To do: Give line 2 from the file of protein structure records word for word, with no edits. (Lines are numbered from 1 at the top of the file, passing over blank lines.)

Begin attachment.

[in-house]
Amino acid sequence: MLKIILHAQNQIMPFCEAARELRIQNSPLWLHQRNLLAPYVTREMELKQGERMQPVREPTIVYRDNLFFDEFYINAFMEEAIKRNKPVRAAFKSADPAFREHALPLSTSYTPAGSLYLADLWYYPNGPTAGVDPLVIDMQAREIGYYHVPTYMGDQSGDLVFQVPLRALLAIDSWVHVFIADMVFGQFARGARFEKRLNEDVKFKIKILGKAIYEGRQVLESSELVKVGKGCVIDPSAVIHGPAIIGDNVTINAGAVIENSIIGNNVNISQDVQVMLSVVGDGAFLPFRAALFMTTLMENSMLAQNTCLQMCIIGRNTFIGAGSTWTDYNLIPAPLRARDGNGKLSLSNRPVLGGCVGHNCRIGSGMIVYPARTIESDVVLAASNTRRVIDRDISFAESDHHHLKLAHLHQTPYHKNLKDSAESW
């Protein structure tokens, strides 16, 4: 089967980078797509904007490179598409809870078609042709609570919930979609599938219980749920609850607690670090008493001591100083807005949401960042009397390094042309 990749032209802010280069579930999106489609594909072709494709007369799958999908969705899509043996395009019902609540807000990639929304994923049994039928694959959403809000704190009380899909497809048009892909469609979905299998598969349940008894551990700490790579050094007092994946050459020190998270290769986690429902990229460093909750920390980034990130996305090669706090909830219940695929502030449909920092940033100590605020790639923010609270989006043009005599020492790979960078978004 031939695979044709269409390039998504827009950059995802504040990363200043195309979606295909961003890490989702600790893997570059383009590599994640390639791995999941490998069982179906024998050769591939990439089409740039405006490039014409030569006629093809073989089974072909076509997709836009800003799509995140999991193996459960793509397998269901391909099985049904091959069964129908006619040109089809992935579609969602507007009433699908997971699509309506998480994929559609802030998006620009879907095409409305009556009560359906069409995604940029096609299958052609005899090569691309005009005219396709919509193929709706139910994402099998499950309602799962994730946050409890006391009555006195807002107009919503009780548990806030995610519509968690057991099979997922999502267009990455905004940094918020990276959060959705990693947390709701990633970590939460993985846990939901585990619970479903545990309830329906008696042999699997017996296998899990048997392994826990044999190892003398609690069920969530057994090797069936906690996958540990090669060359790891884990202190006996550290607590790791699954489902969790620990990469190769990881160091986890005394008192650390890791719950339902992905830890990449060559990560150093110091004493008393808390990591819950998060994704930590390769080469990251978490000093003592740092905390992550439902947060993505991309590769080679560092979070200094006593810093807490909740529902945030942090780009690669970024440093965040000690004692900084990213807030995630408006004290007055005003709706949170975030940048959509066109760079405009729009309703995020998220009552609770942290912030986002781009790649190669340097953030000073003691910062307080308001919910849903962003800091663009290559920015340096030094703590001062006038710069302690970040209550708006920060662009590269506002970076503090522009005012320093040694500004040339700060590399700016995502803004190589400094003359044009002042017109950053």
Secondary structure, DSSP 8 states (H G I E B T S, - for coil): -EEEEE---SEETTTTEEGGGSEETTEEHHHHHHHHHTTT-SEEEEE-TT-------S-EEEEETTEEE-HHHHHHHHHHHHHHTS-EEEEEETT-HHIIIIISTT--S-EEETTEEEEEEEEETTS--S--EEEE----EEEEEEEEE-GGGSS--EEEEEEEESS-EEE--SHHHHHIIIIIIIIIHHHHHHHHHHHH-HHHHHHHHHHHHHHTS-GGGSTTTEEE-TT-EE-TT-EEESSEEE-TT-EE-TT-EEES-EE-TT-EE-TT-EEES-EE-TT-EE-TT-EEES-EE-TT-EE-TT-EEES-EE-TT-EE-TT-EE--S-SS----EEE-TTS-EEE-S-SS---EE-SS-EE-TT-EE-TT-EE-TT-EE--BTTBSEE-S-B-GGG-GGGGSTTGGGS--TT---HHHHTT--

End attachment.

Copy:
Amino acid sequence: MLKIILHAQNQIMPFCEAARELRIQNSPLWLHQRNLLAPYVTREMELKQGERMQPVREPTIVYRDNLFFDEFYINAFMEEAIKRNKPVRAAFKSADPAFREHALPLSTSYTPAGSLYLADLWYYPNGPTAGVDPLVIDMQAREIGYYHVPTYMGDQSGDLVFQVPLRALLAIDSWVHVFIADMVFGQFARGARFEKRLNEDVKFKIKILGKAIYEGRQVLESSELVKVGKGCVIDPSAVIHGPAIIGDNVTINAGAVIENSIIGNNVNISQDVQVMLSVVGDGAFLPFRAALFMTTLMENSMLAQNTCLQMCIIGRNTFIGAGSTWTDYNLIPAPLRARDGNGKLSLSNRPVLGGCVGHNCRIGSGMIVYPARTIESDVVLAASNTRRVIDRDISFAESDHHHLKLAHLHQTPYHKNLKDSAESW